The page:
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  • Writer's pictureDerek Ochej

The horror of the Ottawa Senators expansion draft

It is well documented how poor the expansion draft set up was in 1993 for the Ottawa Senators and Tampa Bay Lightning. If you want to read more about the Senators' disaster, check out this article from The Hockey Writers where the re-do the draft with the benefit of total hindsight. This is evident in the players that were eligible to be selected by the two teams, which were a combination of players whose best days were behind them, or low-rate prospects that would never pan out. This becomes evident in looking at the players selected by Ottawa, including one Darcy Loewen, who is featured in this post.


The Senators expansion draft crop can be put into some broad categories. Players such as Sylvain Turgeon, Mark Lamb, Peter Sidorkiewicz, Brad Shaw and Laurie Boschman were veterans who had relatively successful careers; Turgeon, Shaw and Sidorkiewicz were all named to the all-rookie team in their first seasons, and Turgeon played in the 1986 all-star game. Boschman played for 13 seasons, and Lamb won a Stanley Cup with Edmonton in 1990. The glory days for these players were well behind when they joined Ottawa, however.


The second group includes 11 players who lasted only one season or less with the Senators, with two (John Van Kessel and Chris Lindberg) never suiting up for the team. Only Shaw, Turgeon, Lamb, Kent Paynter, Darren Rumble and Darcy Loewen played more than two seasons with the team. Three players (Mike Peluso, Lindberg and Blair Atcheynum) played more than 100 games after their time with Ottawa. The tale of Blair Atcheynum is a curious one, as after four games with Ottawa in 1992-93, he languished in the minor leagues until re-emerging in the NHL in 1997-98. He then played five seasons with three franchises for a total of 192 games. The most damning fact is that 15 players from the expansion draft played less than 20 NHL games after their time in Ottawa.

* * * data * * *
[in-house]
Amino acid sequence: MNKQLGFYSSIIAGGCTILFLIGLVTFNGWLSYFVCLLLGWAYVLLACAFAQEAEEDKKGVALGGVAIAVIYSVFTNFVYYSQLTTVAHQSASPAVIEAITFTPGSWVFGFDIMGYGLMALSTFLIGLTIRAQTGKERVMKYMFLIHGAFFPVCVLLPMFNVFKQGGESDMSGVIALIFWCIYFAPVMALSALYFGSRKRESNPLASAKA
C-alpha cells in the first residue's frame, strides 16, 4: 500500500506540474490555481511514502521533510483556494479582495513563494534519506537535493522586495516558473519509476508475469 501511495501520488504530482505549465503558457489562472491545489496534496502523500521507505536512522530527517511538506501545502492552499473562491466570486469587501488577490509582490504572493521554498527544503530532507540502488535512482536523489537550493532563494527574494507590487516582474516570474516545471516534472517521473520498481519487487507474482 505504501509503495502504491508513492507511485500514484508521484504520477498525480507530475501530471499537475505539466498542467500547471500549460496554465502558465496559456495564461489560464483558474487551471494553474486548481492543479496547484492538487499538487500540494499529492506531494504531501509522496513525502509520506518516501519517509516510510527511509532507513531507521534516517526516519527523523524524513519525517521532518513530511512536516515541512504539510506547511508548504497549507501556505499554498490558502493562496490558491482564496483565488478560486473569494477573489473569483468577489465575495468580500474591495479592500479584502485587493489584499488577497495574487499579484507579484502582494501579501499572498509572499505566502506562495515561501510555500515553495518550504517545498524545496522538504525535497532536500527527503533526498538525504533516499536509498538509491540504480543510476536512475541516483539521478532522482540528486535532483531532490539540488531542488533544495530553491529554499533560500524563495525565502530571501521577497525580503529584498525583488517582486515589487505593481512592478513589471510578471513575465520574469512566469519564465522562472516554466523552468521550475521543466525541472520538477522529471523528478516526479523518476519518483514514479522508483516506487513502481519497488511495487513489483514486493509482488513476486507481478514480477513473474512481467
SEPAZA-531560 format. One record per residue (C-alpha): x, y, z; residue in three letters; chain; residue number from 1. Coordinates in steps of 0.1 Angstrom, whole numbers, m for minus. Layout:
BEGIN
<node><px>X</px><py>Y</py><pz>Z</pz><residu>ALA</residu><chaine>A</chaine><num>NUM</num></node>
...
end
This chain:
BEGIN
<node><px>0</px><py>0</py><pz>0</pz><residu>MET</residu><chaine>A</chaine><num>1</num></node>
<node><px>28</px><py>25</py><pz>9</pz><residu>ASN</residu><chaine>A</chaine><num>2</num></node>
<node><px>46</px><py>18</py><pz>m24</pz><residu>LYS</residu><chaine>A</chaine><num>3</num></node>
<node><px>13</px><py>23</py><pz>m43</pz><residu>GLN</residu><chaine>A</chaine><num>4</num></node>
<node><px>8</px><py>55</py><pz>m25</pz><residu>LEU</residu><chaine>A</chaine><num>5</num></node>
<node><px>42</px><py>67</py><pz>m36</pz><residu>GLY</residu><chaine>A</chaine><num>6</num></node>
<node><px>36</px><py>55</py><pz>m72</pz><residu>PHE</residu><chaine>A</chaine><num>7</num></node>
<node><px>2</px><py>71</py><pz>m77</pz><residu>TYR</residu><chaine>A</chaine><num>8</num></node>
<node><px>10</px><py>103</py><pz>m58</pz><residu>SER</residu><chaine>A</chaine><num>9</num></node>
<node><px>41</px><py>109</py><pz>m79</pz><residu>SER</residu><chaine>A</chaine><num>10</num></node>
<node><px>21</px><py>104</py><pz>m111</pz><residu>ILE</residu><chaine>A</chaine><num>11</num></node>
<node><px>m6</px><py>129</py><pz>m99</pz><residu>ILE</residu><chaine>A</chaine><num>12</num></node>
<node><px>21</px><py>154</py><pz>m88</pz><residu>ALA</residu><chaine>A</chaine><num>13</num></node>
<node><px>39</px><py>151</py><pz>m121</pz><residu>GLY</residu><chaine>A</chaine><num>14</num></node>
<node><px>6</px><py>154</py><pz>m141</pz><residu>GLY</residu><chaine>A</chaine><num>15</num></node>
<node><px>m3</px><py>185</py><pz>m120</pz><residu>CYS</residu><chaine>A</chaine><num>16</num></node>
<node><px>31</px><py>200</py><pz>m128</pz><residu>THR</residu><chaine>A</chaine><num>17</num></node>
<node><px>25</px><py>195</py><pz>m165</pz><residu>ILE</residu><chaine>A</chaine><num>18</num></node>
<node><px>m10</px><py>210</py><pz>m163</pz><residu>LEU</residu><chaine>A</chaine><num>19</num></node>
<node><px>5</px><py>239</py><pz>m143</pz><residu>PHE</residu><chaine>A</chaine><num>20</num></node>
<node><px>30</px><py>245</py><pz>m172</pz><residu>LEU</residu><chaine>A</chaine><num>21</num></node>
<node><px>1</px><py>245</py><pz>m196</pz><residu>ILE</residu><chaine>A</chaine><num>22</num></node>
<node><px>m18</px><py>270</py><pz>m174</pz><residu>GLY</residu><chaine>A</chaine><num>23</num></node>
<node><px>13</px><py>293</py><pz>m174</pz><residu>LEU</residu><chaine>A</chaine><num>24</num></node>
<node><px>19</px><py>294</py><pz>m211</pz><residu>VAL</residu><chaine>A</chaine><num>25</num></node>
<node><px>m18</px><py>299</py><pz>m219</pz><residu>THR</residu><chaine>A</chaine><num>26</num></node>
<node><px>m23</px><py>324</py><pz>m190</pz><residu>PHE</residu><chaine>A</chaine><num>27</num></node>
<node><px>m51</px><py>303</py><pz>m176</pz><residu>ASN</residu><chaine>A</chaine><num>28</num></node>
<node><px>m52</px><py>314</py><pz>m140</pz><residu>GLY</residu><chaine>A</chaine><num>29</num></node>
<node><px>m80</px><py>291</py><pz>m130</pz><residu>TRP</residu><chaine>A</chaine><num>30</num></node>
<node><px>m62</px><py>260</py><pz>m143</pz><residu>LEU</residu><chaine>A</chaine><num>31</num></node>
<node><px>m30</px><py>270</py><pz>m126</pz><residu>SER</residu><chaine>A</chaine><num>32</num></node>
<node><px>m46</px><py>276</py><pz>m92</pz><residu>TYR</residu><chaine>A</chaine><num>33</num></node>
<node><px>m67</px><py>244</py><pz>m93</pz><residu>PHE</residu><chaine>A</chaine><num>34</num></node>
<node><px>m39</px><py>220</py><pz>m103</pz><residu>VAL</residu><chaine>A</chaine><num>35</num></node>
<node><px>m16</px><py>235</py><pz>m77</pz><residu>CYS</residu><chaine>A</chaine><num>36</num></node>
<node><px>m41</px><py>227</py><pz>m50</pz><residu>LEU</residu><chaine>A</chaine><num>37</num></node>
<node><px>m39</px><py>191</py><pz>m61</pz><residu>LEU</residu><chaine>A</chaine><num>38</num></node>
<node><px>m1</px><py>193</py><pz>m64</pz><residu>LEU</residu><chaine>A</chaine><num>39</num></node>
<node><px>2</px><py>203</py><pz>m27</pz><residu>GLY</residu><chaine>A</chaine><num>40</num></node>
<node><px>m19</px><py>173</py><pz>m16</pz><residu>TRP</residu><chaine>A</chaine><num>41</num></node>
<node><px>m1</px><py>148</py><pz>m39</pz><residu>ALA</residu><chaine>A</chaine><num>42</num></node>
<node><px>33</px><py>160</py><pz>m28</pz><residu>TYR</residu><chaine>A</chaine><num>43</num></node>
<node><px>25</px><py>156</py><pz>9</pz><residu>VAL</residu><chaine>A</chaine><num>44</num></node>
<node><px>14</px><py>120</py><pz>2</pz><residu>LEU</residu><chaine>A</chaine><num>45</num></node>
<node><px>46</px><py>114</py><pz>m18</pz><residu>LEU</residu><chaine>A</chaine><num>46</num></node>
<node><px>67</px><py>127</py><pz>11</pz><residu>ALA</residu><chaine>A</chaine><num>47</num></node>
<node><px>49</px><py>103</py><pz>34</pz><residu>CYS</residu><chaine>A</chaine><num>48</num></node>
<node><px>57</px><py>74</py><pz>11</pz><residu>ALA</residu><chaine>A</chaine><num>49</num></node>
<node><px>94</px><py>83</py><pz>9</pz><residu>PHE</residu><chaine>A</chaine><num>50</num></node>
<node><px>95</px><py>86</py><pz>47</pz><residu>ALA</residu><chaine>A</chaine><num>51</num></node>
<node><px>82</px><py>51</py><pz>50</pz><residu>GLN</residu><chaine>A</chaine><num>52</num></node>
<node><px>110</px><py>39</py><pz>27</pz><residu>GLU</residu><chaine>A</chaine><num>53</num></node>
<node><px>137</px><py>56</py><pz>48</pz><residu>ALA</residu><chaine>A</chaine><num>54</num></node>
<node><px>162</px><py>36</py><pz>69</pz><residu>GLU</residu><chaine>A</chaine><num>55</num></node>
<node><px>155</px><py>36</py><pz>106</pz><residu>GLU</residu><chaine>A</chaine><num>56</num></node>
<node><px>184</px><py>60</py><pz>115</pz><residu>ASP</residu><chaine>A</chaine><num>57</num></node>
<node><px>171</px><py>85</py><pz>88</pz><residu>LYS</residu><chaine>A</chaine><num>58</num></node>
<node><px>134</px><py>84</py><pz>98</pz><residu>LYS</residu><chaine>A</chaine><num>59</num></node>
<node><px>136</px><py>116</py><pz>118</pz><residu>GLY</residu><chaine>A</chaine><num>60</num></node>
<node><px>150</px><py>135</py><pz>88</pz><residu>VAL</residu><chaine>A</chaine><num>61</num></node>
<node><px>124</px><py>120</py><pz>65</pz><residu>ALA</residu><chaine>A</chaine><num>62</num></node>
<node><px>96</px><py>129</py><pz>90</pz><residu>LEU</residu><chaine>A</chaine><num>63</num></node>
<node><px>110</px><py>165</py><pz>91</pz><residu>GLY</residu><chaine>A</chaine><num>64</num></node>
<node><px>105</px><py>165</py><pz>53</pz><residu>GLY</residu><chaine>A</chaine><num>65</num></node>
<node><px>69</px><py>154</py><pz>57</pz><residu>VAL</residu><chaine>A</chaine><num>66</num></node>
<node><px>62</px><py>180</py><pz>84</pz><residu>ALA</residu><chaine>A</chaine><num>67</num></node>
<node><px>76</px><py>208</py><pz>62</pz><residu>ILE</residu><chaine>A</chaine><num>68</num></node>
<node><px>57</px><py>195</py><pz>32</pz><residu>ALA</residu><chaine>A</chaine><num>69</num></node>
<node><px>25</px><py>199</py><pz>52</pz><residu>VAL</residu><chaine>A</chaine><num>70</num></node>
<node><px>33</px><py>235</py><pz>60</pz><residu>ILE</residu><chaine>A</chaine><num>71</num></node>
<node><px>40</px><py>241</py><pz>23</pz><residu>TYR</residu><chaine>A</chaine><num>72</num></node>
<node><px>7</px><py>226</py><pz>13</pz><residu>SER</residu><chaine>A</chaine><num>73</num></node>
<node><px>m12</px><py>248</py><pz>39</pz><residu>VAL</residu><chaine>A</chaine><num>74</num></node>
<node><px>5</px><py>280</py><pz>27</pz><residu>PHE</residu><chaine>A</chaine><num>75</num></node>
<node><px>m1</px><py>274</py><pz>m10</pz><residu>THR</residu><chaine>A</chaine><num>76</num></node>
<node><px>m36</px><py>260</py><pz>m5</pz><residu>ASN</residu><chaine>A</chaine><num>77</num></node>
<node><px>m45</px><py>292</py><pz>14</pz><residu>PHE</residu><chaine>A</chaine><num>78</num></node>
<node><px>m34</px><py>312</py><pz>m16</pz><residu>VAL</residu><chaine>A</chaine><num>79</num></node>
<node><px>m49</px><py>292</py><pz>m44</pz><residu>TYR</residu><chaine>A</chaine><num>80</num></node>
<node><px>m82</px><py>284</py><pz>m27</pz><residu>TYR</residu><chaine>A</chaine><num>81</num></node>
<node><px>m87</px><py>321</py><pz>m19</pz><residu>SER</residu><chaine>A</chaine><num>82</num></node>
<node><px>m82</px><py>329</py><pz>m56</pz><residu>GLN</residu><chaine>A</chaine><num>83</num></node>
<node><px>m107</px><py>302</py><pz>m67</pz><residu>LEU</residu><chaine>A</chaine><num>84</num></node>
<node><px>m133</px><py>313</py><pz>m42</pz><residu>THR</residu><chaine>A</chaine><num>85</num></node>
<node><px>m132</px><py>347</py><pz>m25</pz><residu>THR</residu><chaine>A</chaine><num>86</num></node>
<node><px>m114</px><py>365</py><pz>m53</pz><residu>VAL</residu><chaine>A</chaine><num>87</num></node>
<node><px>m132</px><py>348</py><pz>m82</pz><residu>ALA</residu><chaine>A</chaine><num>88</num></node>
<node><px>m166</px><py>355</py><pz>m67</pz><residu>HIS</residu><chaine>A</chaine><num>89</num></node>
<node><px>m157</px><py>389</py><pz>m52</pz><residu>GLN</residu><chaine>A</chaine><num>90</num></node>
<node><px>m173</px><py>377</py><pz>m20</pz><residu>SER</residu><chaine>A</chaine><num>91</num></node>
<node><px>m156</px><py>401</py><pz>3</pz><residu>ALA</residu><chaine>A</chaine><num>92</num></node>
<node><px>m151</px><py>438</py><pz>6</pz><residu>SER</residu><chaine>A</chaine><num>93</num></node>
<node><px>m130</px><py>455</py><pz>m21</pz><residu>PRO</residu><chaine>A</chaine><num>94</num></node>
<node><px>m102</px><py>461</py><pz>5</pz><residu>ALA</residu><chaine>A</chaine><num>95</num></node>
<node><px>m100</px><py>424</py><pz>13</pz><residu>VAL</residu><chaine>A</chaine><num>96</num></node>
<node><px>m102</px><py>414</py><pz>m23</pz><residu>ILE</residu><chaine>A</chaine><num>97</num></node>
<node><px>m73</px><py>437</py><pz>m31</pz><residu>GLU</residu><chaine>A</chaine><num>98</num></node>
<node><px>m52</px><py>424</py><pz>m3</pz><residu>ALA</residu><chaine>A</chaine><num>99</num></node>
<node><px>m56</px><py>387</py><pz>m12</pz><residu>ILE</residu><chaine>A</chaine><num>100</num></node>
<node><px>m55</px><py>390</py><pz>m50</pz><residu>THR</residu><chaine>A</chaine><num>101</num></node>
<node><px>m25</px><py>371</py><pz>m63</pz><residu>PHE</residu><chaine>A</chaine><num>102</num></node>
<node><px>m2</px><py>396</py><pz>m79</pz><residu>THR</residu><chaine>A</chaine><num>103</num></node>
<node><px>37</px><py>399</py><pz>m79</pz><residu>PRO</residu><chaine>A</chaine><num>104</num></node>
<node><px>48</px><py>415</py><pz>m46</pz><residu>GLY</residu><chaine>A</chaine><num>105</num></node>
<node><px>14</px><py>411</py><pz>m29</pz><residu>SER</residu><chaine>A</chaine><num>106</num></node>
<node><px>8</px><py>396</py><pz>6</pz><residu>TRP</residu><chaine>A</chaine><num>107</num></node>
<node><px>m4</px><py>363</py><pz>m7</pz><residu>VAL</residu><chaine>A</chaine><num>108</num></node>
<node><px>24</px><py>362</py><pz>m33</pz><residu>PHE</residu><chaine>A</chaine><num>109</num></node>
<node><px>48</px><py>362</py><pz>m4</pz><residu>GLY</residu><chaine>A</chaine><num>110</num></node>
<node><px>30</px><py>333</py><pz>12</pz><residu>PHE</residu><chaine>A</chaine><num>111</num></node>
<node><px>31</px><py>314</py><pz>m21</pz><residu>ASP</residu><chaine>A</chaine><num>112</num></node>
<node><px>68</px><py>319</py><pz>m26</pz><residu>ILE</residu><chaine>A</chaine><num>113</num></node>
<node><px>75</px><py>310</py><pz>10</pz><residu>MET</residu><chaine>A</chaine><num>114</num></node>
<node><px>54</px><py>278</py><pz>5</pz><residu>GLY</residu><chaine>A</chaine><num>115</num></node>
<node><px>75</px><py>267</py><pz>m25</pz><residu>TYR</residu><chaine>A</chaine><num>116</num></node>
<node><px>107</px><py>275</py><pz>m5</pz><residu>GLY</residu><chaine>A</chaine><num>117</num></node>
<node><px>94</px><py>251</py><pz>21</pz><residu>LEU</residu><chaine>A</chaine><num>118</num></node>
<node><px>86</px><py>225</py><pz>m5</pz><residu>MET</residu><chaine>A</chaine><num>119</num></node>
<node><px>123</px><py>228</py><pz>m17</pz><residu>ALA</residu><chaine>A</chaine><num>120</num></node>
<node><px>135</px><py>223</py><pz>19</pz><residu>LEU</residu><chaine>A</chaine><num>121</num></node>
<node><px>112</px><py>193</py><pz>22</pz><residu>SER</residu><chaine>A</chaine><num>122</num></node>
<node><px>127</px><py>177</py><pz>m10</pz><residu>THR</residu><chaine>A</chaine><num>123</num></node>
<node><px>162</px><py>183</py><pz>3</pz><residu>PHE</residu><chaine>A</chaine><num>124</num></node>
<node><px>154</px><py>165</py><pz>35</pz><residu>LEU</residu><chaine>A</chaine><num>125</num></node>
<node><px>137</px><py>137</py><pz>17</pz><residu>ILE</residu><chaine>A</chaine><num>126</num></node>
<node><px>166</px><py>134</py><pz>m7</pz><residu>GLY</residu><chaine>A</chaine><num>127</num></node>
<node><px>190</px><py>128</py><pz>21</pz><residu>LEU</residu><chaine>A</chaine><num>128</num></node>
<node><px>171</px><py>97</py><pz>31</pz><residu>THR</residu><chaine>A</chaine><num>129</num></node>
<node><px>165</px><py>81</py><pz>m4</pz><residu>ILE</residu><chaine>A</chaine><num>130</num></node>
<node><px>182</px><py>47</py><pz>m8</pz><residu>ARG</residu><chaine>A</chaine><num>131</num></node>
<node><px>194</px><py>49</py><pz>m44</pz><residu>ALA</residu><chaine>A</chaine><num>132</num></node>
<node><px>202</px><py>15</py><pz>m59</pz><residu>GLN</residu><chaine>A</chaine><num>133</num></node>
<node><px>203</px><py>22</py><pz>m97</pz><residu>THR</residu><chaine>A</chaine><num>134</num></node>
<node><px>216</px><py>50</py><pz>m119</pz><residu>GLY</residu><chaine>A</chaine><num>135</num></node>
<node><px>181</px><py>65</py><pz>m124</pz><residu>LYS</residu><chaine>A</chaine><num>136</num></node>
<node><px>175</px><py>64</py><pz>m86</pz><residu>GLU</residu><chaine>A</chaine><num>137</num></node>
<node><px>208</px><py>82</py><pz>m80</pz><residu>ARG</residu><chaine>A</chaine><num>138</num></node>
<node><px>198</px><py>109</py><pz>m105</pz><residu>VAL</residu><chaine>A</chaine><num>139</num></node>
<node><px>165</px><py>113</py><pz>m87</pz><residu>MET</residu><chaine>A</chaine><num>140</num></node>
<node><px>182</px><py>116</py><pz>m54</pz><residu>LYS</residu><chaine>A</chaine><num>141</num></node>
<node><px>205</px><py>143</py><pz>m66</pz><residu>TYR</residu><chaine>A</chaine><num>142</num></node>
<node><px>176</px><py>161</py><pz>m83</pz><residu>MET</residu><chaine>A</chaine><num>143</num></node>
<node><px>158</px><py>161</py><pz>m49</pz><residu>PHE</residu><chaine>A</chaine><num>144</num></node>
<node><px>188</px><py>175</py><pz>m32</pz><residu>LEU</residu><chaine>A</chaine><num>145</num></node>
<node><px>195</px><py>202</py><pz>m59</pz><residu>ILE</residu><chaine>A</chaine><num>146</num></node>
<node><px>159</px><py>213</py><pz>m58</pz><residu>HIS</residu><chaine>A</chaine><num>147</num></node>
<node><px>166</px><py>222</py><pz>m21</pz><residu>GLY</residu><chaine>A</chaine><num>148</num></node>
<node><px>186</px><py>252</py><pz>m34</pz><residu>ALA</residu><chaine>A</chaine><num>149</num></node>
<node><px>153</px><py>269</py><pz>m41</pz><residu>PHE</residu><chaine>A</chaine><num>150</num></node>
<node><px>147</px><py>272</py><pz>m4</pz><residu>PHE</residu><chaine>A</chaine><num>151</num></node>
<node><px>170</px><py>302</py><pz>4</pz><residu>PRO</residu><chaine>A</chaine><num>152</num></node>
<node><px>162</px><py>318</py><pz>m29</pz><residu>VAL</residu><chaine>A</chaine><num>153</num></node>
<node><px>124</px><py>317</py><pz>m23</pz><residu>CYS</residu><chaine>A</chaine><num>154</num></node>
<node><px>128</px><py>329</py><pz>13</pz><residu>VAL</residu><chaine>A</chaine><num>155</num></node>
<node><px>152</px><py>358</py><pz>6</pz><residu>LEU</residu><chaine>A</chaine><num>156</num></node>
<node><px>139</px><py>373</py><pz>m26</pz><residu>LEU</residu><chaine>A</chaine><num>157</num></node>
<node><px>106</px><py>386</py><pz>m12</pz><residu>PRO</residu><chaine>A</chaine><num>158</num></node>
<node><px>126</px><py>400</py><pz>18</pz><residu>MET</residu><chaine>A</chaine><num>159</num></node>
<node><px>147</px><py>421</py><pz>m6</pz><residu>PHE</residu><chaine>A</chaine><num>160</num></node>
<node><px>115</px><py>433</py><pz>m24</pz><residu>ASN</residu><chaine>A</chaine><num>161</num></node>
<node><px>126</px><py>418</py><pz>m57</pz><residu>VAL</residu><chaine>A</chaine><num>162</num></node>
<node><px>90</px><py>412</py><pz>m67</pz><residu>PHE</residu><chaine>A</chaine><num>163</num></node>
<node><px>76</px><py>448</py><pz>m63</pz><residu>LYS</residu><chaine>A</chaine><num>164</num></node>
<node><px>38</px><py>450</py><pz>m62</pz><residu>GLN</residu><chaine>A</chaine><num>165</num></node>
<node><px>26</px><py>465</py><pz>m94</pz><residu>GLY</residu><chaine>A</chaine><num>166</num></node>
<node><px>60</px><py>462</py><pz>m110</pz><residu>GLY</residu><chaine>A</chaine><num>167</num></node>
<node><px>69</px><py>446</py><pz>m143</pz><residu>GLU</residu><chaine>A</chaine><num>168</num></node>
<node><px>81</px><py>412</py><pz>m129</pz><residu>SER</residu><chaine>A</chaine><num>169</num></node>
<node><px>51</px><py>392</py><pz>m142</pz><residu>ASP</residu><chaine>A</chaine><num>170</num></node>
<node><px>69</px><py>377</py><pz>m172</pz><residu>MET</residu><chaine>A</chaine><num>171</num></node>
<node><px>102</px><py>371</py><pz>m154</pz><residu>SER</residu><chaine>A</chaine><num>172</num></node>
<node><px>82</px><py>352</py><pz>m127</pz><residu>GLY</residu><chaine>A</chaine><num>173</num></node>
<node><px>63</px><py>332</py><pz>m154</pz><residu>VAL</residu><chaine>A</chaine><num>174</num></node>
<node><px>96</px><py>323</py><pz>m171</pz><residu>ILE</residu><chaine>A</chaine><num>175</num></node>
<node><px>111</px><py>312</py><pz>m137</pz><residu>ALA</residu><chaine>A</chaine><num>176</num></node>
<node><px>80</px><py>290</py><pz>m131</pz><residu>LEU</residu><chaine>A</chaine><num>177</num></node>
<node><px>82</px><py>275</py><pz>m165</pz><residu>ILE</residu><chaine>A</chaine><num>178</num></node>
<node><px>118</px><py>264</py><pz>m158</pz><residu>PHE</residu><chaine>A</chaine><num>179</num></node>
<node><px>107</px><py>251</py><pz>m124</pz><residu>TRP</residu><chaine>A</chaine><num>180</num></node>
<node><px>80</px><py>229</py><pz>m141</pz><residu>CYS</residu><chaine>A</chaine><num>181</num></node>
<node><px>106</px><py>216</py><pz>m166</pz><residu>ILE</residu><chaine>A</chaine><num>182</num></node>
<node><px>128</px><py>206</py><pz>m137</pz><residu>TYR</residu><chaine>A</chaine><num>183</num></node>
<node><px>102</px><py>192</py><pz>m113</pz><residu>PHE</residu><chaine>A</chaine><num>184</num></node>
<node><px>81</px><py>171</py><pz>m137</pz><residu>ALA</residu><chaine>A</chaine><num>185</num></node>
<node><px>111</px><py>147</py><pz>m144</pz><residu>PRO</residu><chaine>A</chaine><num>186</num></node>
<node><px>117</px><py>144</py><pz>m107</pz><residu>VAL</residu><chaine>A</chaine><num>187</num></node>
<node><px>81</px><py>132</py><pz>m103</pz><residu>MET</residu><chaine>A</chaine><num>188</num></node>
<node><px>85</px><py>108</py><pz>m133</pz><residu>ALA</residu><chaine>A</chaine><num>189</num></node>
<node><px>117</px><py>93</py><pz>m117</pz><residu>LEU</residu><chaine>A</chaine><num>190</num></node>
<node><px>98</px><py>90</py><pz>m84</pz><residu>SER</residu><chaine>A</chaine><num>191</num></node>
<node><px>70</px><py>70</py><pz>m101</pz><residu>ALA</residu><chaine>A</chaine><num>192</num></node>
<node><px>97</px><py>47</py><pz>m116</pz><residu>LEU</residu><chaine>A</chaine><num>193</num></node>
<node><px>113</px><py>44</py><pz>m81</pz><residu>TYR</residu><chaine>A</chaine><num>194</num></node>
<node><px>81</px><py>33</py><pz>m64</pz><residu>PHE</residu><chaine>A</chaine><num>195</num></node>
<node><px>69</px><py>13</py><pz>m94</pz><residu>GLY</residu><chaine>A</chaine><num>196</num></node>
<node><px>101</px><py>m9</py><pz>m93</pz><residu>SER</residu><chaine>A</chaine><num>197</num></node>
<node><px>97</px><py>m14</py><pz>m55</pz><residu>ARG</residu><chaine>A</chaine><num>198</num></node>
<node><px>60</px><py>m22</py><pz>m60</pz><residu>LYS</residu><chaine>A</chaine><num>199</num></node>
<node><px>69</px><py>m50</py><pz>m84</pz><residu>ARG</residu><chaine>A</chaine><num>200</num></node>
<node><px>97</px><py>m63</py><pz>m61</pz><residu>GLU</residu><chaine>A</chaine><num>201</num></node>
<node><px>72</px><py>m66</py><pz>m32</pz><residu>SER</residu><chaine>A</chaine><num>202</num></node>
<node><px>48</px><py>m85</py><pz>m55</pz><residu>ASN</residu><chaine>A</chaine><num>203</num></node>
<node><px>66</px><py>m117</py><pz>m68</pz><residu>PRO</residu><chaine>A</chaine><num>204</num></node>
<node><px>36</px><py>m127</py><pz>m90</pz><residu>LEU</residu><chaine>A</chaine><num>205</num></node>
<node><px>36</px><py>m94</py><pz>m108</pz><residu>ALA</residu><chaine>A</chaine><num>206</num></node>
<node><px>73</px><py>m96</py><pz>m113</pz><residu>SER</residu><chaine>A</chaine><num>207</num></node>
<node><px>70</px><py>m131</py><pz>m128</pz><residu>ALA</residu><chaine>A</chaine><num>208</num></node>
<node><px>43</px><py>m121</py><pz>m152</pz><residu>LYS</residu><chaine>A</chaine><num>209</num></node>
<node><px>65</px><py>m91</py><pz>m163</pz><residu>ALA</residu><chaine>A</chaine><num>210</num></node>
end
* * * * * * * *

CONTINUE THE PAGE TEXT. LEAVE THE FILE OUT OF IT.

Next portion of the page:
Needless to say, the success of more recent expansion teams like the Vegas Golden Knights and Seattle Kraken were made possible by the colossal failure that 1990s expansion teams like Ottawa went through.


Card 418 - Luke Richardson
















A defenceman, Richardson was drafted seventh overall by Toronto in 1987. Having played two seasons with Peterborough in the OHL, Richardson made his NHL debut in 1987-88, scoring four goals and 10 points in 78 games. The four goals would be his career-high for goals in a season, a total he equaled two seasons later. During that season Richardson was involved in an infamous incident with Minnesota's Dino Ciccarrelli. Ciccarelli hit Richardson a few times in the head with his stick. Richardson escaped serious injury, and Ciccarelli was later convicted of assault and served a day in jail.

After four seasons with the Leafs, Richardson was traded to Edmonton at the start of the 1991-92 season in a seven-player deal in which Glenn Anderson, Craig Berube and Grant Fuhr went to Toronto. In his first season as an Oiler he would score a career-high 21 points. A durable player, Richardson would miss only 13 games over the next four seasons, during which time he was also an assistant captain.